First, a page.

A family called the police on a man, demanding that the officers “do something” to stop him from attacking his parents. However, after the police were forced to shoot the armed suspect, the same family filed a massive lawsuit.
Philadelphia police rushed to the 6100-block of Locust Street after receiving reports of a domestic dispute that had turned violent. According to dispatch recordings, both a neighbor and sister of 27-year-old Walter Wallace Jr. made separate calls to 911, asking for an ambulance for the parents and for the police to “do something.”
“He’s over here hitting my mother and father,” the sister said, adding that the police had responded to the residence once before but had done nothing to stop him. Although she didn’t think her brother was armed, she explained that “he’s on probation and everything. He got a case for being violent and everything. He got a whole record.”
When officers arrived at the door, Wallace appeared with a knife in hand. The man immediately headed toward the police, refusing at least 11 orders to drop the knife, as officers repeatedly retreated with their guns drawn. Finally, Wallace came too close for comfort.
The officers fired at least 7 rounds each, hitting Wallace and instantly taking him down. Bodycam footage shows the suspect’s mother hysterically wailing and throwing her cellphone at officers before assaulting them several times for shooting her son. She continues to scream, prompting neighbors to flock outside. Officers rushed Wallace to the hospital in an attempt to save his life, but he was later pronounced dead at Penn Presbyterian Medical Center.
The family told the media that they had called 911 for mental health assistance, which sparked violent riots across the city. However, the audio recordings of these calls were released, showing that this wasn’t true. Still, this didn’t stop the family from pursuing legal action.
“White racist cops got my own dad,” one of Wallace’s sons said before adding, “And black lives still matter.”
“The man was suffering. He was on doctor’s care. He was on a regiment of lithium, etc., and the police were here earlier that day,” the attorney told WPVI.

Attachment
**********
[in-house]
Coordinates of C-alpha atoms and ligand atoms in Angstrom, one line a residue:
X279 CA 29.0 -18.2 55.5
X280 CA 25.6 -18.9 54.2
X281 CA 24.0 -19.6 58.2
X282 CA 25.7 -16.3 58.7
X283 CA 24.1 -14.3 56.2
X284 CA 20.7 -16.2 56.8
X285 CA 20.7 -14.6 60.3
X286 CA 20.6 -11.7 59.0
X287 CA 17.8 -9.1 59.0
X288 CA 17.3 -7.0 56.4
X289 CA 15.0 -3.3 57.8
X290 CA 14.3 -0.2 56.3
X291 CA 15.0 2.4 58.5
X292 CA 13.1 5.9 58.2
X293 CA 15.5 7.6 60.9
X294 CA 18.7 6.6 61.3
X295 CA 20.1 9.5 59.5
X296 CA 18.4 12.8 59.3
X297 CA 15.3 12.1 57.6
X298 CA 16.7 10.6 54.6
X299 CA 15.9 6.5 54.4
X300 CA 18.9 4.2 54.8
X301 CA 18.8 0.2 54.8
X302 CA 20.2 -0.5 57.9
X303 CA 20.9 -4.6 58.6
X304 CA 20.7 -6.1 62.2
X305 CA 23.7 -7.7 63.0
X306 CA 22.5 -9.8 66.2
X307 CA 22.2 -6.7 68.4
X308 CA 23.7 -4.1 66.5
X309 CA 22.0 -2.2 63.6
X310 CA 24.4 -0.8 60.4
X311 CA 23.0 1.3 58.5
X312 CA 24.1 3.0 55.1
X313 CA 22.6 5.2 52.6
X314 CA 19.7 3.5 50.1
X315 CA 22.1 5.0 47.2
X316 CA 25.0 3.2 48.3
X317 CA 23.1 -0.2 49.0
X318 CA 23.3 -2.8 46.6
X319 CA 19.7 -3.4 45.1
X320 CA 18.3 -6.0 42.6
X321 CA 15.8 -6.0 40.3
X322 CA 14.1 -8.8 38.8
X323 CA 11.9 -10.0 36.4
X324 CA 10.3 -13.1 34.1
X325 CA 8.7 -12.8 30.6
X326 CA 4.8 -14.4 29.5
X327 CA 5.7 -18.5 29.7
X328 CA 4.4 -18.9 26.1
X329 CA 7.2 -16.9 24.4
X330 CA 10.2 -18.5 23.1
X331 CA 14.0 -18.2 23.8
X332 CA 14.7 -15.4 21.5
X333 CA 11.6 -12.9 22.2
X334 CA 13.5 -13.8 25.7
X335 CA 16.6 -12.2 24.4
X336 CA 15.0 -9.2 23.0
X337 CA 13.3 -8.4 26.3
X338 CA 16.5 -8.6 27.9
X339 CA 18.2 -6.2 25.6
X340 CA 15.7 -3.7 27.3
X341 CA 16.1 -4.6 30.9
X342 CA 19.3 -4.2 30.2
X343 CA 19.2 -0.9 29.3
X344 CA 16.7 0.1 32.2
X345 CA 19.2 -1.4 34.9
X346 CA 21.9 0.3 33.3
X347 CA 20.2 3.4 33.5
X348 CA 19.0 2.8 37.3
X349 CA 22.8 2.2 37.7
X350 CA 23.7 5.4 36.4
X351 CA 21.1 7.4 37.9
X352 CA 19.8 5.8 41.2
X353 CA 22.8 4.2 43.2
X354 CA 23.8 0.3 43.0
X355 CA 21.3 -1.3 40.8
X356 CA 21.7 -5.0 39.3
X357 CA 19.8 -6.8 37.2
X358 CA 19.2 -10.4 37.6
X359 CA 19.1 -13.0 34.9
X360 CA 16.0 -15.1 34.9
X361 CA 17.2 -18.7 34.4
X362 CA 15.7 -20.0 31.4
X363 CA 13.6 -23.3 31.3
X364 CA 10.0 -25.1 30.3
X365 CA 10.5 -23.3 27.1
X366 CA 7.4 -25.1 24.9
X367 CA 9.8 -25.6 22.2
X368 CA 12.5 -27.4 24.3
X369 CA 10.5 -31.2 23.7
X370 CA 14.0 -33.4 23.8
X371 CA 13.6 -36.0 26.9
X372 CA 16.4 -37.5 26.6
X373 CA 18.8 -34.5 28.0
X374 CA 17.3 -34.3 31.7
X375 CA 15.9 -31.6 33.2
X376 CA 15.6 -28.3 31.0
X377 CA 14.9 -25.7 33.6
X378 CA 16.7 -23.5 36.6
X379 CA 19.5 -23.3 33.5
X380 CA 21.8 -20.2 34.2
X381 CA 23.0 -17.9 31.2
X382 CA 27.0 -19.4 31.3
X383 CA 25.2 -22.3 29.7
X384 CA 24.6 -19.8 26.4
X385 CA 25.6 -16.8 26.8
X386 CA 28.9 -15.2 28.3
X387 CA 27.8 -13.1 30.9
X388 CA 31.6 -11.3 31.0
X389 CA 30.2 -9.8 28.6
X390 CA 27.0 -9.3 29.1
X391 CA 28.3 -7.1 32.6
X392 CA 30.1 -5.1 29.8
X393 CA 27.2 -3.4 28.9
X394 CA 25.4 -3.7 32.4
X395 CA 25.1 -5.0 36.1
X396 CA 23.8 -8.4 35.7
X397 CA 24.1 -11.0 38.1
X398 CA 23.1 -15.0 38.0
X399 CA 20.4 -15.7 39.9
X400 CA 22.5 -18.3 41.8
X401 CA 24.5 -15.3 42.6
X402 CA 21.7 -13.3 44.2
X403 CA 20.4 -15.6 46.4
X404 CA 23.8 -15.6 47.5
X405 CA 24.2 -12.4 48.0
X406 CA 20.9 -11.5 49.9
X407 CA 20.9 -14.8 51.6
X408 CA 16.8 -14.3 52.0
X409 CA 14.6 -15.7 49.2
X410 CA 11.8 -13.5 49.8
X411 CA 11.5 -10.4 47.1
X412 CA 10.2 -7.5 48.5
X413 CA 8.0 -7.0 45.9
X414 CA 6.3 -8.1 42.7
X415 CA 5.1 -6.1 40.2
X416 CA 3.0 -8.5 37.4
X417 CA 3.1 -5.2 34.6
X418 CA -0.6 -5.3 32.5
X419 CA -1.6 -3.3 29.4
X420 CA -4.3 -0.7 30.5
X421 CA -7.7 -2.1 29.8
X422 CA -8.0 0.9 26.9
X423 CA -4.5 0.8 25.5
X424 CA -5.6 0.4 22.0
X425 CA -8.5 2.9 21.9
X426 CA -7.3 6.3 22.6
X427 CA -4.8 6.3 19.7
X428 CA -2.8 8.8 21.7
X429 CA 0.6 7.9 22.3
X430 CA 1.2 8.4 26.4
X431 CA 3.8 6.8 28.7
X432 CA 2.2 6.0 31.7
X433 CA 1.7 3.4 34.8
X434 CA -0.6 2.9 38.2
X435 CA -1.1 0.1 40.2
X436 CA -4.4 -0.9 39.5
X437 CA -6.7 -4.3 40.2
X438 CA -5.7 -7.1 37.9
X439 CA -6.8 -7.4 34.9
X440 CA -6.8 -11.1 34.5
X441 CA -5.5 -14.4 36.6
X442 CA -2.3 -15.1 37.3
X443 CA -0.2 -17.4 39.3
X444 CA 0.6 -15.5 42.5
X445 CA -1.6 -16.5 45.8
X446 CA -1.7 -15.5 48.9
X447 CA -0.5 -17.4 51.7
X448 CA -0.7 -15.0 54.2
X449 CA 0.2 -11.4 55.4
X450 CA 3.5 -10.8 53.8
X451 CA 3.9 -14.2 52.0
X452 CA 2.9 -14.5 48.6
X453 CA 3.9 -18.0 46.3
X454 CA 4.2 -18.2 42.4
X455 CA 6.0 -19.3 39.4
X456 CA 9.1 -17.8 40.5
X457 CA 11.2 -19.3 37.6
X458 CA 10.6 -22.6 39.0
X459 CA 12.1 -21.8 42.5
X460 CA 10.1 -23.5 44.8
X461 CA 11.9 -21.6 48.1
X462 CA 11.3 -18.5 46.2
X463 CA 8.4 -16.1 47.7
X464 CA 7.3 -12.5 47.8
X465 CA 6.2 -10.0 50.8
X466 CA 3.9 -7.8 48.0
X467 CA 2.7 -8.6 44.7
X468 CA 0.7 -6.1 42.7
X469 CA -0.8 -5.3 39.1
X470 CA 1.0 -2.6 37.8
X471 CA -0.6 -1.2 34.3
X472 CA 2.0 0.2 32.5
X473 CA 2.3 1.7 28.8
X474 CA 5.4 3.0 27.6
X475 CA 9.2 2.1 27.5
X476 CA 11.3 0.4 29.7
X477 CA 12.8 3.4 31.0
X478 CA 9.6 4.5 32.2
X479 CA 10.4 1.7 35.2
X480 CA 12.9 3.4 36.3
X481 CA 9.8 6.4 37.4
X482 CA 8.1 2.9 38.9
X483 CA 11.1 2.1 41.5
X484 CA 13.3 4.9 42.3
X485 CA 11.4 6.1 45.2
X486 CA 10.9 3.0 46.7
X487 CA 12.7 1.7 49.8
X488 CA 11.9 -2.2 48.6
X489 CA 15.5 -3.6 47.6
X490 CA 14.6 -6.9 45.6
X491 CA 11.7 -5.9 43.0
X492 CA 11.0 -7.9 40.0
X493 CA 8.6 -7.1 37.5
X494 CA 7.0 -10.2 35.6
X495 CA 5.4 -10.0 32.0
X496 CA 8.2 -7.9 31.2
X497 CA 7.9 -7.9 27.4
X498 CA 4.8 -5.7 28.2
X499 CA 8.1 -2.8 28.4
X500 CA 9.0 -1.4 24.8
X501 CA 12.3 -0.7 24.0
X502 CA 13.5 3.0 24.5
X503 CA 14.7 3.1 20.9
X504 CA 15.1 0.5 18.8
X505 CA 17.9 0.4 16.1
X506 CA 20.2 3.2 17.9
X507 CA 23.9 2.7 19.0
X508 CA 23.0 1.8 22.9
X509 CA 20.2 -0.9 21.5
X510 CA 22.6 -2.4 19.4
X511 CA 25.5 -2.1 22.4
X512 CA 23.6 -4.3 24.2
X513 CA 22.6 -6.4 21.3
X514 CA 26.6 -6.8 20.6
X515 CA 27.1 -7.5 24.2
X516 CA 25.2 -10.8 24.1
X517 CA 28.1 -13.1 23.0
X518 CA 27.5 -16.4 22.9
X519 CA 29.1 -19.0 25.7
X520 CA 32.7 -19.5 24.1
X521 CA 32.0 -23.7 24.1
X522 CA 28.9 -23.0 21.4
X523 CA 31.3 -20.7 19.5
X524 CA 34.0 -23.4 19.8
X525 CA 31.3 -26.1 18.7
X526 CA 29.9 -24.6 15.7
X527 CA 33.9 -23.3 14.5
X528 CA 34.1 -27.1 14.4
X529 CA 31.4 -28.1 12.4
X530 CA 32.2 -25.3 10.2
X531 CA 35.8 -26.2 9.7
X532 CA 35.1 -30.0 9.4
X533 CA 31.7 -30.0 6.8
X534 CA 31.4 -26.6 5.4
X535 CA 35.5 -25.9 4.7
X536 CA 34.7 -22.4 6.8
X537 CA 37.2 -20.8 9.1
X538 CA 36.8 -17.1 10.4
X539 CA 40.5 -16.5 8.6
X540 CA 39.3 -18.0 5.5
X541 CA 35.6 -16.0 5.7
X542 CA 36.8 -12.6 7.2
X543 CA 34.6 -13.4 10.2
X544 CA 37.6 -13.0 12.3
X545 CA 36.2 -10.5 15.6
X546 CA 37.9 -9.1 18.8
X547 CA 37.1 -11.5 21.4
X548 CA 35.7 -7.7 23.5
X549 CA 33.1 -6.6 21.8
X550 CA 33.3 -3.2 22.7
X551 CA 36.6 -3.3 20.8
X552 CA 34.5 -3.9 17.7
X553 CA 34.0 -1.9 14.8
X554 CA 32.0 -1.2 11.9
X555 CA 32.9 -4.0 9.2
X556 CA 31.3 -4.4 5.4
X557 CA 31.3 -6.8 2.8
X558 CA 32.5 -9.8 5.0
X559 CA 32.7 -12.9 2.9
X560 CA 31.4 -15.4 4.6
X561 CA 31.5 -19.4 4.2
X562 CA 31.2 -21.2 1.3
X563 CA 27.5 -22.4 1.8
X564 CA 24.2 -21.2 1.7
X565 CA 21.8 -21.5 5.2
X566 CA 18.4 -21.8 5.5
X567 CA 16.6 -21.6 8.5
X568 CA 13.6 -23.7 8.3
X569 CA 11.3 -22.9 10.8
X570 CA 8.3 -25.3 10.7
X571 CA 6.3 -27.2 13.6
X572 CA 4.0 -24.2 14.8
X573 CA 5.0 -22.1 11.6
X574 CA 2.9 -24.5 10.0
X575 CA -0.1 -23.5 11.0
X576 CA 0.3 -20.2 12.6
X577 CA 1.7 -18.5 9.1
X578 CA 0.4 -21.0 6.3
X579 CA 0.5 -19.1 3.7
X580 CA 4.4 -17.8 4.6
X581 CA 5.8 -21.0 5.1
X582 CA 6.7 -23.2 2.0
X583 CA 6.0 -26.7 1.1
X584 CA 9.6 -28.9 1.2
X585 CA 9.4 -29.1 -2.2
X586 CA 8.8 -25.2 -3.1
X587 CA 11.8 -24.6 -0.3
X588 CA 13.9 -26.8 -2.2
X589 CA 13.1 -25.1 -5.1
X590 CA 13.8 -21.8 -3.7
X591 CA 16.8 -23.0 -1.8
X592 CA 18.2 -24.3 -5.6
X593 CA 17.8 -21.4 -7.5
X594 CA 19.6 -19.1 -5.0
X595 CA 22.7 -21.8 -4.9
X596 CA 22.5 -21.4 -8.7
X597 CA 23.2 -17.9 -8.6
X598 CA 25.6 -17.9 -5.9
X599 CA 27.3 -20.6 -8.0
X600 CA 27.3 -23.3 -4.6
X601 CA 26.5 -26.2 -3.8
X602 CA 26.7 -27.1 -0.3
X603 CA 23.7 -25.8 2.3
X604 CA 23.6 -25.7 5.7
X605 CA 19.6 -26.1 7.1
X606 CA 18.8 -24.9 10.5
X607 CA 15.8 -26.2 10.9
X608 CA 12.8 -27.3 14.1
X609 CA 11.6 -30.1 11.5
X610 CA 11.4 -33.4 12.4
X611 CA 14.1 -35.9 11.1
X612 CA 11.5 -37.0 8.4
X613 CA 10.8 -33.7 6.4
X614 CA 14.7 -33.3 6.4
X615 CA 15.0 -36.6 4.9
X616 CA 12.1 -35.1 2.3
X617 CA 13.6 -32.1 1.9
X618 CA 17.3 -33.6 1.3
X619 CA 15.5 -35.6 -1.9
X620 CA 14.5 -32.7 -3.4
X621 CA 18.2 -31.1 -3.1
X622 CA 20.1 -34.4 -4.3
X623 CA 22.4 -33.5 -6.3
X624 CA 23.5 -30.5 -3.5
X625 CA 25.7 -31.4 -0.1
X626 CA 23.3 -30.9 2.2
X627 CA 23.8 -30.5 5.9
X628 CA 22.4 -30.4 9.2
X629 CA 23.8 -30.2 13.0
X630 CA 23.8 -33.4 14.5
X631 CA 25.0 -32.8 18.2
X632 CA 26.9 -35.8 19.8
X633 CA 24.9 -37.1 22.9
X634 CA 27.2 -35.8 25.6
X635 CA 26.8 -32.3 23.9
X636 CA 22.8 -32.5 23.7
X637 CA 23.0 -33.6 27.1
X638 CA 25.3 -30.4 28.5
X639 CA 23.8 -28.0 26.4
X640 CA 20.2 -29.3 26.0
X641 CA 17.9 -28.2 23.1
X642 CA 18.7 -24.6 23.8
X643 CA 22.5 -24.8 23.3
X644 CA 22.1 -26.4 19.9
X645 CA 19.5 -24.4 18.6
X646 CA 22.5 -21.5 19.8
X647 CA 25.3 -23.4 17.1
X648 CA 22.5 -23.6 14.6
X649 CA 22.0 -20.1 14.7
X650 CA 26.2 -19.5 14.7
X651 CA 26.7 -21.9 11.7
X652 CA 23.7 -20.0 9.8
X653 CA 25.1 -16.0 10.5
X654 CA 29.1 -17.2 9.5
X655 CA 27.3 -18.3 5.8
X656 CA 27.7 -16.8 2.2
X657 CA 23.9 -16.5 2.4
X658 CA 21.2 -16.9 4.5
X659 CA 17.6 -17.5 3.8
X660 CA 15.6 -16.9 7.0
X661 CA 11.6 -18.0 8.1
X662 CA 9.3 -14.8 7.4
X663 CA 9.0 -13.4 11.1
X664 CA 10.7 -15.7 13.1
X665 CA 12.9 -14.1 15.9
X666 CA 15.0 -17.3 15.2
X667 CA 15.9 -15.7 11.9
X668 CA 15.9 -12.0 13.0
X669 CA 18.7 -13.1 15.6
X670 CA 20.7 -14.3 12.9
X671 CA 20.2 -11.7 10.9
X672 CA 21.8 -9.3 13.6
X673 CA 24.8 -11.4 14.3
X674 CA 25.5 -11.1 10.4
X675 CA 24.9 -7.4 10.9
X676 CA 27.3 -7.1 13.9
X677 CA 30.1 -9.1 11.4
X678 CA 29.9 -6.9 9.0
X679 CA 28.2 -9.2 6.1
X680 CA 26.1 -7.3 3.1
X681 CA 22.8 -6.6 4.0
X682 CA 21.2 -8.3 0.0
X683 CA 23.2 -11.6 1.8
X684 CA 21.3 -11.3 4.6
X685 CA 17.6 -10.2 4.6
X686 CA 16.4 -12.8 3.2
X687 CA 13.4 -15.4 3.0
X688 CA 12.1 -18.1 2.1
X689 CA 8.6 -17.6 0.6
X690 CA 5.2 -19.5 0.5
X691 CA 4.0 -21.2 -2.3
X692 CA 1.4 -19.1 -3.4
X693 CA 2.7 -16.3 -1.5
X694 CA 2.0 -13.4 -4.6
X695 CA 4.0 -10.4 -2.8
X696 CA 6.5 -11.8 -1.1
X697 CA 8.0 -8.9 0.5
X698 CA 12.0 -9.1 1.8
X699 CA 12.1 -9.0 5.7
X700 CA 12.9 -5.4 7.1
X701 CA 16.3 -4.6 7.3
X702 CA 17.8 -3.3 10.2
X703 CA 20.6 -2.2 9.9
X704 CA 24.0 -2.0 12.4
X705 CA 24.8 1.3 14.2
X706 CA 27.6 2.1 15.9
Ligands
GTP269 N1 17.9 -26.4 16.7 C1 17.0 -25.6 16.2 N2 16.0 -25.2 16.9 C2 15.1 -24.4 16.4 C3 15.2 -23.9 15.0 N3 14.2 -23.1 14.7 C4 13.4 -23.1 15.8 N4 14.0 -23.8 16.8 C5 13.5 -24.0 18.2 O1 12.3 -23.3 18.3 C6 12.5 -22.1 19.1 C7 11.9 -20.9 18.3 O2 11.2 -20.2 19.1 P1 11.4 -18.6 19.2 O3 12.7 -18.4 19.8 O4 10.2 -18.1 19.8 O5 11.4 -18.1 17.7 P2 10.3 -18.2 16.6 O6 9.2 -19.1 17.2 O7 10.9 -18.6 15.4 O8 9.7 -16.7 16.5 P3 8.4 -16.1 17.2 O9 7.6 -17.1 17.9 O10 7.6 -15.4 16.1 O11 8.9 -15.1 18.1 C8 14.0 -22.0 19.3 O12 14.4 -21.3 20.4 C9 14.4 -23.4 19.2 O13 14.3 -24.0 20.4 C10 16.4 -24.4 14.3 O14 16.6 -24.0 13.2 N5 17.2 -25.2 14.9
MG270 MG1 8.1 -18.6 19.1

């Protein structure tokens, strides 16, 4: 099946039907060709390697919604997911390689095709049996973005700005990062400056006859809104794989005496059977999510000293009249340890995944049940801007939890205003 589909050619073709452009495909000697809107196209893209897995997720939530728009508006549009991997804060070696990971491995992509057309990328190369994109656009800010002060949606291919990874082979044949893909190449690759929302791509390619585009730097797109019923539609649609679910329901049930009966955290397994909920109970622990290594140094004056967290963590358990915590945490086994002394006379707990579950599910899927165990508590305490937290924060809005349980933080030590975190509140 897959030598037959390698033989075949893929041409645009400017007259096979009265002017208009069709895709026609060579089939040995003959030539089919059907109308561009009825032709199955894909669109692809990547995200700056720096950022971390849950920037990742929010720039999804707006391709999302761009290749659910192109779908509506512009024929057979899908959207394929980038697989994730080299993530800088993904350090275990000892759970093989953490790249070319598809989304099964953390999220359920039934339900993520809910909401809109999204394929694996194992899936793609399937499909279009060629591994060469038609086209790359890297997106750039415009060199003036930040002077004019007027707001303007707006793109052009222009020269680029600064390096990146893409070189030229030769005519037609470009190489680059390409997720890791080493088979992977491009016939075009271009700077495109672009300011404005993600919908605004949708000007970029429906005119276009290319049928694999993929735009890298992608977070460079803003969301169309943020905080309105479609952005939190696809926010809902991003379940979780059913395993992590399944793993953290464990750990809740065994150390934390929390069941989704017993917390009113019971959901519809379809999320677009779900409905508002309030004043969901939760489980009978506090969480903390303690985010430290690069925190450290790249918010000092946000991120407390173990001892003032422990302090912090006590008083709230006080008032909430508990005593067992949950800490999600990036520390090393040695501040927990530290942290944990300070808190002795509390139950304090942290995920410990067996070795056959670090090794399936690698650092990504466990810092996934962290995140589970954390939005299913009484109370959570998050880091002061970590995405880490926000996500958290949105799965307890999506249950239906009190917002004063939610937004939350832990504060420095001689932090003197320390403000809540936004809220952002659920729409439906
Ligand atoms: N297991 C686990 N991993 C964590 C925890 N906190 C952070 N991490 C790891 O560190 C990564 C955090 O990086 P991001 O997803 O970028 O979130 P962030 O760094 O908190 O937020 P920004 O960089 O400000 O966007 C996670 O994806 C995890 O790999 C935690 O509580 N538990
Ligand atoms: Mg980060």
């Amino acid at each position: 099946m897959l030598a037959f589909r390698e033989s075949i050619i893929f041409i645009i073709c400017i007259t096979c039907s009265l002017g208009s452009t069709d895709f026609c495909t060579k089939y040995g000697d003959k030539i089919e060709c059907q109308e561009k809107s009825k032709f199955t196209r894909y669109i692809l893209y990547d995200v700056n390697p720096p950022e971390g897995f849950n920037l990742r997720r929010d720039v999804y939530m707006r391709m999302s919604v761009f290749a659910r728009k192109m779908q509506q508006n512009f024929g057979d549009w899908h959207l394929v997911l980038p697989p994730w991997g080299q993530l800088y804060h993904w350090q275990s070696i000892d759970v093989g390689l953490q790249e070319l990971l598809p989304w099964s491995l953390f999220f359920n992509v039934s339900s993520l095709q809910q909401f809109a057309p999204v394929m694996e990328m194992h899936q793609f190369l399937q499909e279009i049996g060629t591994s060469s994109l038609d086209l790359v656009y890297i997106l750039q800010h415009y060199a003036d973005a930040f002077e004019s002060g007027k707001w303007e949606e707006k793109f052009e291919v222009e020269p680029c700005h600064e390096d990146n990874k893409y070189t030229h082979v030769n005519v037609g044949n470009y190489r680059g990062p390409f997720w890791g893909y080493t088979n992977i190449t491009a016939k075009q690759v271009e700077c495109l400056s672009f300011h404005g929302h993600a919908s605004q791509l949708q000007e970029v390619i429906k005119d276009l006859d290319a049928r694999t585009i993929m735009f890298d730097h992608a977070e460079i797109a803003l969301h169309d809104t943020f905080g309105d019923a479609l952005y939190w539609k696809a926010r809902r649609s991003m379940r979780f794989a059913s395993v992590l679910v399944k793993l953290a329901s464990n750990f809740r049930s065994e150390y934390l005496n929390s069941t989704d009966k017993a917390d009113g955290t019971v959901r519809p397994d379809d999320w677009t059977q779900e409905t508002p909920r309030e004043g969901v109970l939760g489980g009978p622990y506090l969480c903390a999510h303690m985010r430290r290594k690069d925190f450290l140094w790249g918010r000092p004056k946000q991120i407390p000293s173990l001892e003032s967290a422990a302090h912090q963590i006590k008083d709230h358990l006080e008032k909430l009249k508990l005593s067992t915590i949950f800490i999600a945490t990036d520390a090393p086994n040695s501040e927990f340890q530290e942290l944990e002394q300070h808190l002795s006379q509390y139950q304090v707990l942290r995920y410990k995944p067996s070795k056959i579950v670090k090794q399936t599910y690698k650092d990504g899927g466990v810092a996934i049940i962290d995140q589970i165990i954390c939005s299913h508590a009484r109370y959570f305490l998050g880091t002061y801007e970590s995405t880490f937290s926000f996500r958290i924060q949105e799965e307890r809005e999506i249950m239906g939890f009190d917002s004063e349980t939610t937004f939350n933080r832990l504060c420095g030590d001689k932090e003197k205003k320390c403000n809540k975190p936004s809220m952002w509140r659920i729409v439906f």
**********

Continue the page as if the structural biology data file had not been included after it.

Philadelphia has agreed to settle with Wallace’s family over a wrongful death lawsuit. Although neither the city nor the family’s attorneys would disclose the amount, sources confirmed that the family would receive around $2.5 million for their son’s death.
The family also wants the police better equipped for dealing with suspects suffering from mental health issues. Their lawsuit was the driving force behind the city’s decision to spend $14 million to equip all officers with stun guns. Neither officer who responded to the scene had a stun gun because the department hadn’t received the funding.
While Wallace apparently suffered from mental health issues, he also carries a significant criminal record. In 2013, he pled guilty to assault and resisting arrest after hitting a police officer. In 2017, he pled guilty to assault, robbery, and possessing an instrument of crime after kicking down a woman’s door and putting a gun to her head.
The family is satisfied with the settlement, but their attorney claims the main goal of the legal pursuit was to make changes to the department’s policing policies.
“It was … a substantial monetary settlement that reflected the tragedy that took place, the city’s role and policy failures that contributed to his death,” Johnson said. “The financial settlement was never the family’s primary objective. They have from the beginning called for reforms to the police department.”
The family demanded that the police stop Wallace’s rampage of violence. Additionally, they never mentioned in the 911 call that Wallace was mentally disturbed. However, once the officers did just as they are trained to do, the family accused them of racism and wrongfully shooting an armed man.
There is no perfect solution to cases like this. Wallace was armed, aggressive, and refused to obey police orders. Had he complied, he would still be alive. Had the officers refrained from shooting him, they might not be.